It makes a certain kind of sense that "Fast," the first Rescue Me "minisode," is about lunkheaded New York firefighter Sean Garrity struggling to maintain a cleansing diet in the face of his lieutenant's irresistible homemade doughnuts. ¶ I expect fans to lap up the series of 10 five-minute Rescue Me mini-episodes, offered as an apology for delaying the fifth season of Denis Leary's singular firefighter dramedy to spring 2009. ¶ FX will air the minisodes at 10 p.m. Tuesdays starting this week; fans can catch them the next day on Crackle.com, YouTube, MySpace's minisode network, AOL Video and Hulu, among other Web sites. ¶ I spent some time with Leary in New York in May, watching him tape sidesplitting scenes with comic Lenny Clarke, whose character dealt with the death of a friend by obsessing over his lawn. Here's a bit of our conversation, held in a tricked-out trailer/dressing room feet away from a cadre of foul-mouthed kids shooting hoops in Queens.
What are the new storylines?
At lot of our stuff is the three younger guys . . . instead of having to have all these side jobs, they decide to open a bar together, which is just …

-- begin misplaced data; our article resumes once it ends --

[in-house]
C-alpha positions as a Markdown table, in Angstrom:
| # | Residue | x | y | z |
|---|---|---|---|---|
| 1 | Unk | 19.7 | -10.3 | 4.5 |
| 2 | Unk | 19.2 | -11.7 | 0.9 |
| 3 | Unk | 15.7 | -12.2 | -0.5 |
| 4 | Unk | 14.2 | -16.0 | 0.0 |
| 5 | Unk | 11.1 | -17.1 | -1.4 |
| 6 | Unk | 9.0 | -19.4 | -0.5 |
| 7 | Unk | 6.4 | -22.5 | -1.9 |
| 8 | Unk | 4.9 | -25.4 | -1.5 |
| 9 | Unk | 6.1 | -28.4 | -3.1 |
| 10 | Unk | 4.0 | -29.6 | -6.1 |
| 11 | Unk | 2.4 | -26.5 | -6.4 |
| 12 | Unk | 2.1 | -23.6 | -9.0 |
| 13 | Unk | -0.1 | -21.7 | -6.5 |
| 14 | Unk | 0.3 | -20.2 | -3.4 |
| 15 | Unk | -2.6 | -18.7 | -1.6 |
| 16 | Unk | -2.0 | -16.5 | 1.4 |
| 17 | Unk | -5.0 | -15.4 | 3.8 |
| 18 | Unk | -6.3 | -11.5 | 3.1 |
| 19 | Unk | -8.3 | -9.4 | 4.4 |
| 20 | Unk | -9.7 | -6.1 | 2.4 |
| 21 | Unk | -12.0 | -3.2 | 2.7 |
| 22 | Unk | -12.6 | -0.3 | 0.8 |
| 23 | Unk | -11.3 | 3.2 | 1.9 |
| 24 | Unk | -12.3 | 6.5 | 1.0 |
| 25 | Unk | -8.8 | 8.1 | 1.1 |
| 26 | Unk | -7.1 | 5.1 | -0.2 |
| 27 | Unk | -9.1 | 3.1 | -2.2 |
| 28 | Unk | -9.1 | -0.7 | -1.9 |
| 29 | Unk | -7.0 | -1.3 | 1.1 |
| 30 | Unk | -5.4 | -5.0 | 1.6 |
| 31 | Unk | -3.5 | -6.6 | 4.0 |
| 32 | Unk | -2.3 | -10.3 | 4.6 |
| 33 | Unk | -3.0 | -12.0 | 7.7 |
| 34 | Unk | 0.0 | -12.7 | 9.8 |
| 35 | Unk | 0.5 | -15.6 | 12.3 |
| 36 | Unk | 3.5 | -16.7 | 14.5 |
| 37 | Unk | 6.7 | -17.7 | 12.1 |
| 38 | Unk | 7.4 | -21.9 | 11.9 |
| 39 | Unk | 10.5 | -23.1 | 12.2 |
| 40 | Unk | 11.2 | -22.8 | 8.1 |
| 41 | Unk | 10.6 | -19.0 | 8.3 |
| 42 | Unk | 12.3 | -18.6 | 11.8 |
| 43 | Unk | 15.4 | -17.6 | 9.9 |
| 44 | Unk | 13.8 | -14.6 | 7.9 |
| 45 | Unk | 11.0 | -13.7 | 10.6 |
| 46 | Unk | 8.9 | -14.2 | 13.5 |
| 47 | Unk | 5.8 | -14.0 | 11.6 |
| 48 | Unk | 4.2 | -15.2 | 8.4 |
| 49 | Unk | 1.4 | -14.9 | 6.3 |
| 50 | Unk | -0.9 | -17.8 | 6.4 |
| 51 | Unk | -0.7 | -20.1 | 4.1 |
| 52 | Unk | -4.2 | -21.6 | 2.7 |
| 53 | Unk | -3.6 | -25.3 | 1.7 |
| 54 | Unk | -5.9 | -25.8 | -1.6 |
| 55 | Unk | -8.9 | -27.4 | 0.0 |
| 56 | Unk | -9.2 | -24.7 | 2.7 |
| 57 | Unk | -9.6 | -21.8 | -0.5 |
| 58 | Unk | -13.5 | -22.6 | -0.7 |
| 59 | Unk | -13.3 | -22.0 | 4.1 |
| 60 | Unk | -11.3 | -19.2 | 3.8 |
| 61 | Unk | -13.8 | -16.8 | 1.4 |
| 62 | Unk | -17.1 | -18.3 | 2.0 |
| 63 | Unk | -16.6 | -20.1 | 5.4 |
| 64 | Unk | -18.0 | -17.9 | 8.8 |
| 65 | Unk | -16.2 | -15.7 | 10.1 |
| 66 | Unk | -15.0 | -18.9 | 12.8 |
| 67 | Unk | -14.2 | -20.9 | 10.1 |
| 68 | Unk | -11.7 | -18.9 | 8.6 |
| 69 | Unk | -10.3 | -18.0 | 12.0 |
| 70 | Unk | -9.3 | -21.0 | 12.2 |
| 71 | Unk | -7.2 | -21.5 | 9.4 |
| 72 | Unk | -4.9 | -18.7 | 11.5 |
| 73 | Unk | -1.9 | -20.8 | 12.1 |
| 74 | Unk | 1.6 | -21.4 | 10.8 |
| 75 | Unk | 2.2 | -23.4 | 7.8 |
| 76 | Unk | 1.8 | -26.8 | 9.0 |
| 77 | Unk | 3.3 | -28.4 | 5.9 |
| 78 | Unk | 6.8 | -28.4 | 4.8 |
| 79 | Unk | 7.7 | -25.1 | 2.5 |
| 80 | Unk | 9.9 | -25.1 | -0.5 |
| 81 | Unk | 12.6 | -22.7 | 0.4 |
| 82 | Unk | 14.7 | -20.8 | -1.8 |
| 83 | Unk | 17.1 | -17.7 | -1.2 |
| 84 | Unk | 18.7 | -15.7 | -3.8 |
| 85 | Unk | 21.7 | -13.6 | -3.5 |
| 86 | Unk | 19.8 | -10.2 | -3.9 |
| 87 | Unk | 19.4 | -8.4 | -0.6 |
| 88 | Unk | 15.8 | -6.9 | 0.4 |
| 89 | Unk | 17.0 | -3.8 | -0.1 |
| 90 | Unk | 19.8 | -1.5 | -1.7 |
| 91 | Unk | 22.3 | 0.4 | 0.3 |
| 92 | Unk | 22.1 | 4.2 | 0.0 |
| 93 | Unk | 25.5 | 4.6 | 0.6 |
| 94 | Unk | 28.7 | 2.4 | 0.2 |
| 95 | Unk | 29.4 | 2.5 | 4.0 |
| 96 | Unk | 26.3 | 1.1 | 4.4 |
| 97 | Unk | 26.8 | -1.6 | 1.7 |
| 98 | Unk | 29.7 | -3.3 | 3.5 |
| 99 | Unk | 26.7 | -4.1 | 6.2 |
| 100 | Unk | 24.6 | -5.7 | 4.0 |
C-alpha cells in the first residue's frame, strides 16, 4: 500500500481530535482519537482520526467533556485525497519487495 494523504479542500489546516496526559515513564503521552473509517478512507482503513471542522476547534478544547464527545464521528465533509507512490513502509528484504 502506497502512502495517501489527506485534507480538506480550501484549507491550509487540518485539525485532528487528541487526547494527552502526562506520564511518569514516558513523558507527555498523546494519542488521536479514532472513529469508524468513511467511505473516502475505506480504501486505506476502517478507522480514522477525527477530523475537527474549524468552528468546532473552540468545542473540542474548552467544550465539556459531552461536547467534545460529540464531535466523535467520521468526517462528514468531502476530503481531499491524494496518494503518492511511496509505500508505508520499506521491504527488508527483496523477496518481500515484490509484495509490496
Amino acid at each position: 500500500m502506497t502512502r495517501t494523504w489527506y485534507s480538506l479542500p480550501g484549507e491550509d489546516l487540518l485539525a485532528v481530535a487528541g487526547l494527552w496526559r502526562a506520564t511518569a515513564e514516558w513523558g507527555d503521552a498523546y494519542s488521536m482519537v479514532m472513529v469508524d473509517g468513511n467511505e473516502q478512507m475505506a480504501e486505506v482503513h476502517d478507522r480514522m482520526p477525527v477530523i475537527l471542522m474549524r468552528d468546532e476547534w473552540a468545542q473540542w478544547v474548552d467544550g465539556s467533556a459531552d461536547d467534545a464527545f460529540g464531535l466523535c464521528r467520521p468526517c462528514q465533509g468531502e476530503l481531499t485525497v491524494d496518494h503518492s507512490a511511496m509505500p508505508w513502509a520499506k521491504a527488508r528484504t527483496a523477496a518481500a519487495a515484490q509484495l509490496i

. . . a train wreck.
But I think it'll be surprising to people what kind of a train wreck it is, because two friends of mine who are firemen actually did that. The way the train wreck occurs is the last thing you think of . . . And then, you know, Tommy dealing with the death of his father, which, of course, of all the deaths that he's faced, that's the hardest.
The way he died, watching baseball with your character, his son, was priceless.
A good friend of mine, his father died last year, after his mother had already died, and he said this strange thing to me. He said, "When my father was alive, there was still that thing in my head like I can't embarrass my parents again. Now I feel like, I could kill somebody."
How tough is it to find new situations for these characters?
When you write something that involves your friends or your family, they can get p-----. And there's two forms of that: "I can't believe you wrote that about me," and "You didn't put me in there." So I've been sort of surrounded by these stories, plus I keep being surrounded by it, so you can't go without hearing . . . "You can't believe what happened when we went to this fire." That's the great thing about doing this material, is that it's never-ending.